Solutions.pdf Solutions.pdf Solutions.pdf Solutions.pdf Solutions.pdf Solutions.pdf Solutions.pdf Solutions.pdf Solutions.pdf Solutions.pdf
  1888   Thu Jan 7 09:44:52 2021 PacoDailyProgressOpticsShaping the OPO cavity mode

Summary of solution number 2 (from previous post). 

After installing the lenses, mirrors and some minor alignment, took the beam profile around the expected minimum waist position (~102" from laser head). The beam profile is astigmatic as can be seen from the plot below (red / blue = x / y), so the mode matching will be suboptimal from the start. 

Taking the geometric mean of the waists (w = sqrt(wx * wy)) we represent our nominal mode and find a min waist of 36.8 um (shaded region in the plot).

The OPO cavity model targets a min waist of 35.5 um (for an optimal Boyd--Klein parameter of ~2.7), but solutions exist with slightly shorter cavities and slightly larger waists which would only compromise the optimal Boyd--Klein parameter to ~2.55 for the sake of better mode matching. I think this is a good place to move out of calculation-land and see how well we can make the cavity work in reality.

Attachment 1: profile_20210106.jpg
profile_20210106.jpg
  1889   Thu Jan 7 17:09:16 2021 Paco & AnchalDailyProgressOpticsMode matching OPO

Fresh attempt at mode matching. For this,

  1. Installed the oven, plugged it to the controller and went to the nominal temperature setpoint (40 C) to match the expected path length inside the NL crystal
  2. Placed the output coupler (roc = 15 mm) and roughly align so that the retroreflection is overlapped with the input beam.
  3. Set up a PD (Newfocus 2001) and scope, operating the laser at relatively low power (current ~ 840 mA), and optimize the FI rejected power.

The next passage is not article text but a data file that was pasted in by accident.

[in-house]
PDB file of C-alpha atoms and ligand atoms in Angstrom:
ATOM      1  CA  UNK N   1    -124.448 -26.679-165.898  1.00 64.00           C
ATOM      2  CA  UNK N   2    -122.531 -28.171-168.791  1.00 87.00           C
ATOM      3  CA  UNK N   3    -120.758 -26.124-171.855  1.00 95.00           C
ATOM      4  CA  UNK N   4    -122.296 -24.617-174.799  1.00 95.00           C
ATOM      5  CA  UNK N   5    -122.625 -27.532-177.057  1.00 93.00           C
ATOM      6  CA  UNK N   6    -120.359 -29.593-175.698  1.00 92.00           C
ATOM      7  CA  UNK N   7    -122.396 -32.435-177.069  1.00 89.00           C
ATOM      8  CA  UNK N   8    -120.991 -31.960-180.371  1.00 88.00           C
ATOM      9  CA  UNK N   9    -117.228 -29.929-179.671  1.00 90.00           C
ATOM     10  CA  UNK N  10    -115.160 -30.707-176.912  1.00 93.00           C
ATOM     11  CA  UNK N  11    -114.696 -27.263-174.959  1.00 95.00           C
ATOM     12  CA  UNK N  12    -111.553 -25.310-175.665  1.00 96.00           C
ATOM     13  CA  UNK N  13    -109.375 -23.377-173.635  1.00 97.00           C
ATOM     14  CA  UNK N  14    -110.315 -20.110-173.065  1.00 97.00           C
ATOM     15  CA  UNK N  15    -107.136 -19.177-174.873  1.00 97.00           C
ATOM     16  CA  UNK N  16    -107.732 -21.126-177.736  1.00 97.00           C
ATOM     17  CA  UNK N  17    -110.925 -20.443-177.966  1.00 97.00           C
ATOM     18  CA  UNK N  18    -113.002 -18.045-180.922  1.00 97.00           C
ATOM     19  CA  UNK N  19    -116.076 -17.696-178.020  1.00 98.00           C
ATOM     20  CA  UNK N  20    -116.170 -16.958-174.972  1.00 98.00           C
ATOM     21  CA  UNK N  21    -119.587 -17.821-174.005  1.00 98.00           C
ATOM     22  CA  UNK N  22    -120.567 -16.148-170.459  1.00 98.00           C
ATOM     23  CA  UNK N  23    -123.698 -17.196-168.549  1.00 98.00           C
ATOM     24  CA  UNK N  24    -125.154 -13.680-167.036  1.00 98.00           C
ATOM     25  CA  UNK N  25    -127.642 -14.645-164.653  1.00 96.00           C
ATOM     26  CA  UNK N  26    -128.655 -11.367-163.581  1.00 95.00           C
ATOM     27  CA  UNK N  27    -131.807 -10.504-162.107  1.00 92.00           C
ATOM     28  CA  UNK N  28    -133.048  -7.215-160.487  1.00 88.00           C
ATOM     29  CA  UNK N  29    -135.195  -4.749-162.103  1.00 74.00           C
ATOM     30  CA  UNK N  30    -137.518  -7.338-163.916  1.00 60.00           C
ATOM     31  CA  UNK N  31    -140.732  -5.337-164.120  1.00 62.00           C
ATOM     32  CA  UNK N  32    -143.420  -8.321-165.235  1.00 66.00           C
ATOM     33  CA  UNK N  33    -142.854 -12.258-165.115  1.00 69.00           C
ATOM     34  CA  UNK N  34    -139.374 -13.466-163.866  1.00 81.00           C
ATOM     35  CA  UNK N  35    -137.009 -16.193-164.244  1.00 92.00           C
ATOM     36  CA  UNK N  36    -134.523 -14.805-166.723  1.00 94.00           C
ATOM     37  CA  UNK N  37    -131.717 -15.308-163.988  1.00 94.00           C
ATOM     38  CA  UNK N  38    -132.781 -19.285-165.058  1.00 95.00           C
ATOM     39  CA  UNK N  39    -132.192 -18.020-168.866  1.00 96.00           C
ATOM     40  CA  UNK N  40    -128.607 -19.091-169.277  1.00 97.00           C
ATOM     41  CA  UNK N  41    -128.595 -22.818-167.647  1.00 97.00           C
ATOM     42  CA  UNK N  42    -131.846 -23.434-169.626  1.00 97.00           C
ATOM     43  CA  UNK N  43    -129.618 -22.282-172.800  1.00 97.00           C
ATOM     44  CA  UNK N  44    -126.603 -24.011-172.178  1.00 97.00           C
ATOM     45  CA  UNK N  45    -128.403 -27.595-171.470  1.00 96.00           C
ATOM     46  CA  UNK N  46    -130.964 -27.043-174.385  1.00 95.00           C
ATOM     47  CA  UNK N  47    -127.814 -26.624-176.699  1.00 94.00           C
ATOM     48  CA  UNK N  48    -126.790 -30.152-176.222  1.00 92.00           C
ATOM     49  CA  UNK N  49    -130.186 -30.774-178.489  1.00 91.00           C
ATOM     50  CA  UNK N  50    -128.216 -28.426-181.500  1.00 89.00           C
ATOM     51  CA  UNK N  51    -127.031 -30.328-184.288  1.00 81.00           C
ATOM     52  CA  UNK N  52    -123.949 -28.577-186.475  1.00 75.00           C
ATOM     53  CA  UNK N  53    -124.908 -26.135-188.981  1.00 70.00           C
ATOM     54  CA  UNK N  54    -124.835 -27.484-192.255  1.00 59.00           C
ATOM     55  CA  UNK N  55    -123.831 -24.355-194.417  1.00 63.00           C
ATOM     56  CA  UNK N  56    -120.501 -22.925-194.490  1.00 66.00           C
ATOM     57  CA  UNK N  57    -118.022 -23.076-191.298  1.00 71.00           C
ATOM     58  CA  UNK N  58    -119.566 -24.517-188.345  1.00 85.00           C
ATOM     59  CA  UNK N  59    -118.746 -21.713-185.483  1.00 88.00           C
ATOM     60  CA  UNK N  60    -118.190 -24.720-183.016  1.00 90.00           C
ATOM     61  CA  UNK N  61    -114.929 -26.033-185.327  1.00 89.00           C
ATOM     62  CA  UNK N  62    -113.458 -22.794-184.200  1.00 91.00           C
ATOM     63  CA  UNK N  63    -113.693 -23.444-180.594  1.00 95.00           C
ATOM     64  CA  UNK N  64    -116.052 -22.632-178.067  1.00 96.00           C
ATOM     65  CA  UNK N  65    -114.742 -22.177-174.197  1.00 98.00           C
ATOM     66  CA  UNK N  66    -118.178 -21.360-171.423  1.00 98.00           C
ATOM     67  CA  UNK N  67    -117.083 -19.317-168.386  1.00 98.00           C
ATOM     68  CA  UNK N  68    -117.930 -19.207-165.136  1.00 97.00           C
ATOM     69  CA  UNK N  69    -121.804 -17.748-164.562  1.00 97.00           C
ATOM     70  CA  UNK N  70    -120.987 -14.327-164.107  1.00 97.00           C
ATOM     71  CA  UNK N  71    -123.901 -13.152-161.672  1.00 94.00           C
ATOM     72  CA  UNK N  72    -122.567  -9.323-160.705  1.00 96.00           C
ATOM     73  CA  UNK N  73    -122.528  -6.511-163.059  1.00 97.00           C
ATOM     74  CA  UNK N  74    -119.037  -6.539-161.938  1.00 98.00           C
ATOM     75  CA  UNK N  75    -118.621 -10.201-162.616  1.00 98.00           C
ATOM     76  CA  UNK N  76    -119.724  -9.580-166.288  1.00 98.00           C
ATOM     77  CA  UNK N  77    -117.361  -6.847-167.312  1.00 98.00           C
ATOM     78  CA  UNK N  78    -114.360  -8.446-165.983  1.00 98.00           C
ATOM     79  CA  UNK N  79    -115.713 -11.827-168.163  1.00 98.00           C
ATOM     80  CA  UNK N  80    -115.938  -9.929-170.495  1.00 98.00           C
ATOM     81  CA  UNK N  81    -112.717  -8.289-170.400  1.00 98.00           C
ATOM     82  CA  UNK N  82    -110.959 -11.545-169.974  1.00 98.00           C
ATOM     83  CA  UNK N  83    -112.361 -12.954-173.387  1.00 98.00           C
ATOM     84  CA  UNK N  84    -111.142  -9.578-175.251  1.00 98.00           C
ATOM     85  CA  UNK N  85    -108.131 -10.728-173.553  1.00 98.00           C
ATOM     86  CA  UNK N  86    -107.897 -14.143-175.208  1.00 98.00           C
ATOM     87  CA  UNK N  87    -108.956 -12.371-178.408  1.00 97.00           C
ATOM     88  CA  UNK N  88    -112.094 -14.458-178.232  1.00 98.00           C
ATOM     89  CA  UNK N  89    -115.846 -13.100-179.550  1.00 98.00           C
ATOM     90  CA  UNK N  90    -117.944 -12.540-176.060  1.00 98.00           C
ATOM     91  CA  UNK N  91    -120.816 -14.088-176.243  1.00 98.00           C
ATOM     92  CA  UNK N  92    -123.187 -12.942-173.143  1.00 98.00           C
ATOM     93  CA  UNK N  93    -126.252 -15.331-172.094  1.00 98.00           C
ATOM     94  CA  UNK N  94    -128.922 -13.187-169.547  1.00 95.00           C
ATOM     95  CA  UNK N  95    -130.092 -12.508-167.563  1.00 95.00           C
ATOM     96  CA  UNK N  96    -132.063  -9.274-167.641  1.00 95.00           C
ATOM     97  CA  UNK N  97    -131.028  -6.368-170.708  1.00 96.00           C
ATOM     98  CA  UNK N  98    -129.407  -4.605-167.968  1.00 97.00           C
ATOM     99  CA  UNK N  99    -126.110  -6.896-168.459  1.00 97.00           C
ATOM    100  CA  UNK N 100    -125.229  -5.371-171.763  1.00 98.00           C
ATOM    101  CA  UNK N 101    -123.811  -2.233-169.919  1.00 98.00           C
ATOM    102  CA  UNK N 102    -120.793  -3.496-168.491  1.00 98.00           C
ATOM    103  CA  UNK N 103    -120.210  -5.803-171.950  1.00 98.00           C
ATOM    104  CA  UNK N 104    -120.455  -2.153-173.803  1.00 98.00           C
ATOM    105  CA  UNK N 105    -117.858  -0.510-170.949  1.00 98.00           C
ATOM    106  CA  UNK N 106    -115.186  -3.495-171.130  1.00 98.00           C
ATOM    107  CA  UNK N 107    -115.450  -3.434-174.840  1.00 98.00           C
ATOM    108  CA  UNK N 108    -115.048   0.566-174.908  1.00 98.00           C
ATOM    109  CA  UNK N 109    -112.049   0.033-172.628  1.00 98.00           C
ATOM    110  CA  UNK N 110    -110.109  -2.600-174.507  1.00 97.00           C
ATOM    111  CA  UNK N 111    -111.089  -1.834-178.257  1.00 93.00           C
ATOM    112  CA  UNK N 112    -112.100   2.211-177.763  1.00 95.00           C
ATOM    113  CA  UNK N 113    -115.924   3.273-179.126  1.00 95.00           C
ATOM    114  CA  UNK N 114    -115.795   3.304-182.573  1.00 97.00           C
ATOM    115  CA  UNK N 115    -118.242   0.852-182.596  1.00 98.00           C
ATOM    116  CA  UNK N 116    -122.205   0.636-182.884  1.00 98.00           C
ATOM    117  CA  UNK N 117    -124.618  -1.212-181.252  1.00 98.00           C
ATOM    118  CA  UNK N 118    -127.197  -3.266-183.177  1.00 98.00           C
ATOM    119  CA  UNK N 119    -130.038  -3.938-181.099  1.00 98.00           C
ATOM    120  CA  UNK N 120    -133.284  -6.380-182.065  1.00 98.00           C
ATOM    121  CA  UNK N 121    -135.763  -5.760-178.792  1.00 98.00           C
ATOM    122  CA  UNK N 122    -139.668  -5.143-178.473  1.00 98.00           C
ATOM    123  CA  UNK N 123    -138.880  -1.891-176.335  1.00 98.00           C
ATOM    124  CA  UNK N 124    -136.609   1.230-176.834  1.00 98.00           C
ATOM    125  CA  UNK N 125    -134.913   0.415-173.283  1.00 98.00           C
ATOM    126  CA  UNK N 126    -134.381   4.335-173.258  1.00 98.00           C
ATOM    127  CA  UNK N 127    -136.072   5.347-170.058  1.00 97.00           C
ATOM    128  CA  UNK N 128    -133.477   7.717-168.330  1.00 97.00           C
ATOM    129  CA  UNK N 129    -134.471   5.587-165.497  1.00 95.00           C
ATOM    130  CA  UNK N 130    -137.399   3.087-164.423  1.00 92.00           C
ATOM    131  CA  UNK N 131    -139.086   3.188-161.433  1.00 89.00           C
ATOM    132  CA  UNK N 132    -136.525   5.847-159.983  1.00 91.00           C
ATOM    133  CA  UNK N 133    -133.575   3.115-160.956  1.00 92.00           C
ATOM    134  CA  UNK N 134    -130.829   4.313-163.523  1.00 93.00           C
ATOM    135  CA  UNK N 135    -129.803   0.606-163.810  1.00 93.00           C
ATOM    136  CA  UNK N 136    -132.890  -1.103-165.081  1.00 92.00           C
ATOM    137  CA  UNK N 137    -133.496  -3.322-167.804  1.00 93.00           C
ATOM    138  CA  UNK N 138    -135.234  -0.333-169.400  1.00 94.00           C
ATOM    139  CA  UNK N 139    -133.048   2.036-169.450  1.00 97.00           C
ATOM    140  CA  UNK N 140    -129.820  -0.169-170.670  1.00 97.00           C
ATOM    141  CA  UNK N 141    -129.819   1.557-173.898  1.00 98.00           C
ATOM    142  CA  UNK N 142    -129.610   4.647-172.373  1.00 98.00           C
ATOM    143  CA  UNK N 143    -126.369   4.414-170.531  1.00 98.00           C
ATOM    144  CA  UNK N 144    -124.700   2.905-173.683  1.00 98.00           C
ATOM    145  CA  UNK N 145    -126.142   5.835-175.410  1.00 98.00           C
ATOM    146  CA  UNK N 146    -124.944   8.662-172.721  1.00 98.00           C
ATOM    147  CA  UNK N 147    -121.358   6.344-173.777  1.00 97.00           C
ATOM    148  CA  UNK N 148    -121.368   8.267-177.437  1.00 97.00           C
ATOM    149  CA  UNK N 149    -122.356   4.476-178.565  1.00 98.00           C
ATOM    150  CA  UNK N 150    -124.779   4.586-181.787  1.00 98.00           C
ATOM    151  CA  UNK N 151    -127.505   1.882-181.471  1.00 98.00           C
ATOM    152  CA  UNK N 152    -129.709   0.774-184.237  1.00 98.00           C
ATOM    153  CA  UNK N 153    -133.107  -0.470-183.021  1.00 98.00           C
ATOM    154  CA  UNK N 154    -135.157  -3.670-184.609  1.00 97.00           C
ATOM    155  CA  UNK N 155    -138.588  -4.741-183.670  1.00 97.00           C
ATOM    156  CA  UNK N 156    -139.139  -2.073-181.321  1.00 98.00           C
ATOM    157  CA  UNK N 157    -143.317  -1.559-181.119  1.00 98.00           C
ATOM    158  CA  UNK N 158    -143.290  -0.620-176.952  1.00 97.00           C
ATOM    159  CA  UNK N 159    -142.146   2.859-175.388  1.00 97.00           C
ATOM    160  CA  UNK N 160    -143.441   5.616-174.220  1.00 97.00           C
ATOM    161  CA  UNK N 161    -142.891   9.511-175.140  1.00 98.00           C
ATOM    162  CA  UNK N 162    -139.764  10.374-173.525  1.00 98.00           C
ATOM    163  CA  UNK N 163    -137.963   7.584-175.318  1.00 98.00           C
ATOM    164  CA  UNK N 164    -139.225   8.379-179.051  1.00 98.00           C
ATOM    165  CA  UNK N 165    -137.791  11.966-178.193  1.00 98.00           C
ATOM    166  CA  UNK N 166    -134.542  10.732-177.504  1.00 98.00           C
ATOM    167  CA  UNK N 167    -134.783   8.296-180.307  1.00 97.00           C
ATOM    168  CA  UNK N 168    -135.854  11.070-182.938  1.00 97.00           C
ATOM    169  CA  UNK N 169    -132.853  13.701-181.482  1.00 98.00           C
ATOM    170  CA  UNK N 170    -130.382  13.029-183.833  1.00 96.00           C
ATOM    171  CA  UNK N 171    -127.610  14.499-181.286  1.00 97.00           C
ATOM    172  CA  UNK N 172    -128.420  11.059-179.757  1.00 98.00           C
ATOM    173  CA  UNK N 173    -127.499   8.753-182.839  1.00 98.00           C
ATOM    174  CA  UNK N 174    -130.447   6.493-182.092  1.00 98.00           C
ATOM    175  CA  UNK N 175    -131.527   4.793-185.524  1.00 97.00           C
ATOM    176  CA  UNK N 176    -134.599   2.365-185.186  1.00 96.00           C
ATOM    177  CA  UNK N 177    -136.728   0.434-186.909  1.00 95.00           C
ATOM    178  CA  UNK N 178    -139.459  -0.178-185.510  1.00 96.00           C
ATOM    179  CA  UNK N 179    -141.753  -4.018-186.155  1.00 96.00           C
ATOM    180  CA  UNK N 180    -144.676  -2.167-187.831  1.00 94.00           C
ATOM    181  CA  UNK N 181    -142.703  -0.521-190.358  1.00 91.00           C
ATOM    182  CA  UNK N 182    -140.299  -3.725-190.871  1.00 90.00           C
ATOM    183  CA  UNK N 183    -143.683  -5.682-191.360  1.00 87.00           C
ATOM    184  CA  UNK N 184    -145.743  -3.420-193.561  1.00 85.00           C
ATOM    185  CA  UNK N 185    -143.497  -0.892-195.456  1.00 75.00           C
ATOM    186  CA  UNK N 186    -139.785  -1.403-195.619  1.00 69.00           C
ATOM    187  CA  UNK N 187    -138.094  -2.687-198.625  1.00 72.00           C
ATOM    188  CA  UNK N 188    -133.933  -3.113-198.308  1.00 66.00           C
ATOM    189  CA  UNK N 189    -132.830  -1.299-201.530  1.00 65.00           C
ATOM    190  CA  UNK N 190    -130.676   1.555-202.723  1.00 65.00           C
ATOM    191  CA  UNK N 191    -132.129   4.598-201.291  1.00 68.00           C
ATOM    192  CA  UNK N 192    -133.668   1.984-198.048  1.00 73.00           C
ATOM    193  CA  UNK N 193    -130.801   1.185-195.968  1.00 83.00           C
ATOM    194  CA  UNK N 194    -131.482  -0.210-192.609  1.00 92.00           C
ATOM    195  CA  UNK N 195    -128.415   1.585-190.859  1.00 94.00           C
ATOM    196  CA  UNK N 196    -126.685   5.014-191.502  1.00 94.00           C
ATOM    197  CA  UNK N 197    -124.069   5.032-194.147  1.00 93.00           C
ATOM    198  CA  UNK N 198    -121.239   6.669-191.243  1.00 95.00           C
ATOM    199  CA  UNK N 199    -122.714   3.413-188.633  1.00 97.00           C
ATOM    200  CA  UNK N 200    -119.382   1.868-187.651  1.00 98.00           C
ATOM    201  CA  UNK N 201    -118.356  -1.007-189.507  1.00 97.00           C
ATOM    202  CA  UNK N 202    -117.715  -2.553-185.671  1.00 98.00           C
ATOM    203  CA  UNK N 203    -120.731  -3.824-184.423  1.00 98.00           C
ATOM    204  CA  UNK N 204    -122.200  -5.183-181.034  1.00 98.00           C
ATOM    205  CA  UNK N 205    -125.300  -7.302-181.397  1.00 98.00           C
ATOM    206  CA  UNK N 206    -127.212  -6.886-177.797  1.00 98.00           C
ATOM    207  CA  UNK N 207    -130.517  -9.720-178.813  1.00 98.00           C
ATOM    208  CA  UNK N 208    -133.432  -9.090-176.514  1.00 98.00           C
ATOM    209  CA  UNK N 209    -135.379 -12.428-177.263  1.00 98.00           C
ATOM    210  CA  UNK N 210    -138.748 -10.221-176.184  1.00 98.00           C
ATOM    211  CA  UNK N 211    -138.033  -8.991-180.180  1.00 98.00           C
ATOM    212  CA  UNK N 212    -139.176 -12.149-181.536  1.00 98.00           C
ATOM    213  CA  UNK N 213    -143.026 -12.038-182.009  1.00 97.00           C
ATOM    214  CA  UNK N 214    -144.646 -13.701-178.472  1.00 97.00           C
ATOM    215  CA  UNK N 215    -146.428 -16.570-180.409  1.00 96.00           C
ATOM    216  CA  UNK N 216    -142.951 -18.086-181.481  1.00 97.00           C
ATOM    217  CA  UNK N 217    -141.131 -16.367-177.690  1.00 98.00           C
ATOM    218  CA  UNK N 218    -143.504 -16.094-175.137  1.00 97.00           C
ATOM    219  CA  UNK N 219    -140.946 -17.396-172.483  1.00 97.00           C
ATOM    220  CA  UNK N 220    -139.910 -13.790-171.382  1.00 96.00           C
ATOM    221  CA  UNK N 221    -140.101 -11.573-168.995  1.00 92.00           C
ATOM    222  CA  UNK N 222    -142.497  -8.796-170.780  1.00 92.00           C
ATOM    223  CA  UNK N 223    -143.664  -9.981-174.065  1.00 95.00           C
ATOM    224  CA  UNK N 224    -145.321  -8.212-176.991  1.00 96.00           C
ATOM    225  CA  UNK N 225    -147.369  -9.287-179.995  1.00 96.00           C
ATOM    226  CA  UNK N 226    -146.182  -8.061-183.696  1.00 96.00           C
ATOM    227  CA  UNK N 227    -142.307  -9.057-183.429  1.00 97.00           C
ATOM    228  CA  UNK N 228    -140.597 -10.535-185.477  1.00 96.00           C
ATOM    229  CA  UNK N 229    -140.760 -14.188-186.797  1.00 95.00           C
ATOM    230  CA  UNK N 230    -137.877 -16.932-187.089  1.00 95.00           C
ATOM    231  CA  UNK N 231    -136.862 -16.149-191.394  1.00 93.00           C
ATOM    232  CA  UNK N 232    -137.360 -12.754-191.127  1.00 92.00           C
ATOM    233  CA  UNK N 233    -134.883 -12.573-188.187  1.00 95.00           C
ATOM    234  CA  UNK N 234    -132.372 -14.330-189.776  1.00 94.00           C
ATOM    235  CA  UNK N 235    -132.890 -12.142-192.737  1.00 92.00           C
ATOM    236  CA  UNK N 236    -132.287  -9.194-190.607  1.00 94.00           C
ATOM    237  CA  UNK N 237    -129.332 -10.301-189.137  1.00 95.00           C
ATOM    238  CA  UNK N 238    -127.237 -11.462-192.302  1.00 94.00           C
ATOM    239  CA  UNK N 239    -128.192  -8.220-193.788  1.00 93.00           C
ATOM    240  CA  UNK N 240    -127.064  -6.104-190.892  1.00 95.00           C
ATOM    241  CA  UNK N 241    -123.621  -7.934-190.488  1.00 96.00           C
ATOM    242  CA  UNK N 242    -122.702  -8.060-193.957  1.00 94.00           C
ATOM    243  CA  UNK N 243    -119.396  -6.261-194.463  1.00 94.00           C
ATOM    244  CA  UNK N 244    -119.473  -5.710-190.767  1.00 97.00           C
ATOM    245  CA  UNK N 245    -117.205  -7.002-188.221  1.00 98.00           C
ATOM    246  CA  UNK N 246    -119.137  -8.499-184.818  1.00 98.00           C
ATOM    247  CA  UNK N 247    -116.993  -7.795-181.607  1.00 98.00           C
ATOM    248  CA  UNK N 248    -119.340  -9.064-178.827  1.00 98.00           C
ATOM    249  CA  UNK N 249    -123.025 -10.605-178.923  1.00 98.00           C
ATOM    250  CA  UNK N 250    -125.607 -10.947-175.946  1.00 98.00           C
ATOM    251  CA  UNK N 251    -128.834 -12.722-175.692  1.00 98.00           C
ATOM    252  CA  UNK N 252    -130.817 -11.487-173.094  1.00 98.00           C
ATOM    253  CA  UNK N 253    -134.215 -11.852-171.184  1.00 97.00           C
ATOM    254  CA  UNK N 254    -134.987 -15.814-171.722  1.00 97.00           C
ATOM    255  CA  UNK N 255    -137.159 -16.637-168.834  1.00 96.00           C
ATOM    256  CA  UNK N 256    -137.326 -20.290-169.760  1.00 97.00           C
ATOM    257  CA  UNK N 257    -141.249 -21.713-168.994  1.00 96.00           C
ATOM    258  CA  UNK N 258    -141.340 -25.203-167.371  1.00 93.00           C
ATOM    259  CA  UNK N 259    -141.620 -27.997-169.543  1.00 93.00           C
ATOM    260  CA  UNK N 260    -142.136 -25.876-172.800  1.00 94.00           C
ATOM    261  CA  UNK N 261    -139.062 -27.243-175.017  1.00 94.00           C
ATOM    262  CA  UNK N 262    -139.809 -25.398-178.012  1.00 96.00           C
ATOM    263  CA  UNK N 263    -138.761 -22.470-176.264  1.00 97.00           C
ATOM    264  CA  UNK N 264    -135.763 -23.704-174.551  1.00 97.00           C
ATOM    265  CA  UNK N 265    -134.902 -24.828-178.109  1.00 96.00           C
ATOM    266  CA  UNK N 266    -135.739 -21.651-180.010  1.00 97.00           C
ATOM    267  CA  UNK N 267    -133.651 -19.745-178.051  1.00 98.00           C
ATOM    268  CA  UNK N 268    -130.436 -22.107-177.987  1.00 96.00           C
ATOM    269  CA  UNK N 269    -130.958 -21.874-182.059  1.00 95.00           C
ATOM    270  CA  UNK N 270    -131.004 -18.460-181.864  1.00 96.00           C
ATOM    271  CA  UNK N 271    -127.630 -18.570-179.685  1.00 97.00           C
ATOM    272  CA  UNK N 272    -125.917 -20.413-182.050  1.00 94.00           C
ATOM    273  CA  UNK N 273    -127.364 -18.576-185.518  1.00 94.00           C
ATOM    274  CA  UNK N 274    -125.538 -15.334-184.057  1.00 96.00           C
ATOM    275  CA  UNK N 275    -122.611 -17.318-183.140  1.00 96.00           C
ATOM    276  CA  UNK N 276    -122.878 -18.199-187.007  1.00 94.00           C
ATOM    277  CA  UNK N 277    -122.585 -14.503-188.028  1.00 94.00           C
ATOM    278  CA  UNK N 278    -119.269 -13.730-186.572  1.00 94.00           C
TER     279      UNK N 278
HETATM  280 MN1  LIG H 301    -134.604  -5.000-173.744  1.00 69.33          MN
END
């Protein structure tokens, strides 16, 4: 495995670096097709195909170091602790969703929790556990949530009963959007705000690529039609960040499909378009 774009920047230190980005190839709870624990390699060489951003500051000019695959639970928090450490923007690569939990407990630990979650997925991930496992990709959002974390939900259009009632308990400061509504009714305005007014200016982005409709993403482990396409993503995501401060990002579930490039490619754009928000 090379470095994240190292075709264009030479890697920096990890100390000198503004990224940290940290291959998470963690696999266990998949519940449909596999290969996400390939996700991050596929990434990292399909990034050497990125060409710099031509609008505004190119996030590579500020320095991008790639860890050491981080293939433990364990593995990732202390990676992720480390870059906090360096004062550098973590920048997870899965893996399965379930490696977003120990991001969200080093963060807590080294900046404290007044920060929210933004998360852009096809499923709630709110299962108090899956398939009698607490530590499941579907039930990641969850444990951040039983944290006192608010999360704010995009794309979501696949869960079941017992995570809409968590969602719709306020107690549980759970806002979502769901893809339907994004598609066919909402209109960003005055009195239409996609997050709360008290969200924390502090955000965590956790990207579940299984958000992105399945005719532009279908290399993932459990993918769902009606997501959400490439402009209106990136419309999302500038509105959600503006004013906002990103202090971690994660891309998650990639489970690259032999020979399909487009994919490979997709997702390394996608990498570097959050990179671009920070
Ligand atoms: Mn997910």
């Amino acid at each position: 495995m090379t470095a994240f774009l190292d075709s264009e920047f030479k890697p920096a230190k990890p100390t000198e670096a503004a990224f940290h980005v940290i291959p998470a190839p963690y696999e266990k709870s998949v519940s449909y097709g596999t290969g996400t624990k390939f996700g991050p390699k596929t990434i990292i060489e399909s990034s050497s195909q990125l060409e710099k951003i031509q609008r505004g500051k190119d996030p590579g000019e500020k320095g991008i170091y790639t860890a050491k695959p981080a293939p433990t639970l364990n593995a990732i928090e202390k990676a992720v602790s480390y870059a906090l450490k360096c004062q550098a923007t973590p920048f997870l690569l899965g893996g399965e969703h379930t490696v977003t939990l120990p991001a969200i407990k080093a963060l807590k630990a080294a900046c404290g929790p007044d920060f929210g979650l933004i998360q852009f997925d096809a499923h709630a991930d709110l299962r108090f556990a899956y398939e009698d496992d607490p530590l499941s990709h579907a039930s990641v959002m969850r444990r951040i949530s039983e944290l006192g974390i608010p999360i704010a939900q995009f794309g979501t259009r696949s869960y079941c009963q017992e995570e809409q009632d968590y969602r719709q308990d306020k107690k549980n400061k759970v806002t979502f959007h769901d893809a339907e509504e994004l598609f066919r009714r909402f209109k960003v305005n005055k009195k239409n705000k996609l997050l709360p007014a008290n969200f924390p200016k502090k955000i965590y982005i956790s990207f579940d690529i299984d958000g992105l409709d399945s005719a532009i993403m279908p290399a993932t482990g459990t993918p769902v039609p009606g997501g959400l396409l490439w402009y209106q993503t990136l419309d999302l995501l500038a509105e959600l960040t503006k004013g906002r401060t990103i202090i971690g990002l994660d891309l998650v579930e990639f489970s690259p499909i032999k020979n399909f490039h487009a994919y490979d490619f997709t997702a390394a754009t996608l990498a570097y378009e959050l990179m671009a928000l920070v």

4. The output coupler is mounted on a three axis mirror mount (Polaris, hoping to get low drift) such that we have some knobs to tune the mode matching initially.

After a couple of iterations moving the mirror X,Y and then scanning all knobs (X,Y, and XY) to effectively translate along Z, the optimized FI rejection is ~(2.15 mW /2.95 mW) 75% of the input beam power. Looking closely at the backreflection from the output coupler, I can clearly see multiple scattered spots, which could definitely account for the defficiency. The most likely culprit is the crystal itself, which is mounted between brass and glass surfaces with no respect for anti-reflection measures. The waist is small enough that no clipping should be happening, so it looks like the NL crystal placement may have to be revisited. Other than that, this procedure should be fine.

  1890   Fri Jan 8 17:00:26 2021 AnchalDailyProgressOpticsIncluded lens made by cavity input mirror and distrotion due to crystal

Quote:

Errors in the previous analysis

  • Previously, we wrongly assumed. that the reflected light from the cavity would be as if a reflection is happening from a flat mirror. It actually follows the same paths as incident light in the reflection path.
  • Lens were restricted to non-overlapping regions but that meant that solutions where lens are close to each other can only happen near the boundaries of these regions. Removing this condition widens the search for a good solution.
  • We collimated the beam to near 0.5 mm radius with a 229.1 mm focal length lens at 67" from laser head and put faraday isolator in front. So now the problem only remained to match the mode after this point to the cavity mode.

Goals and restrictions: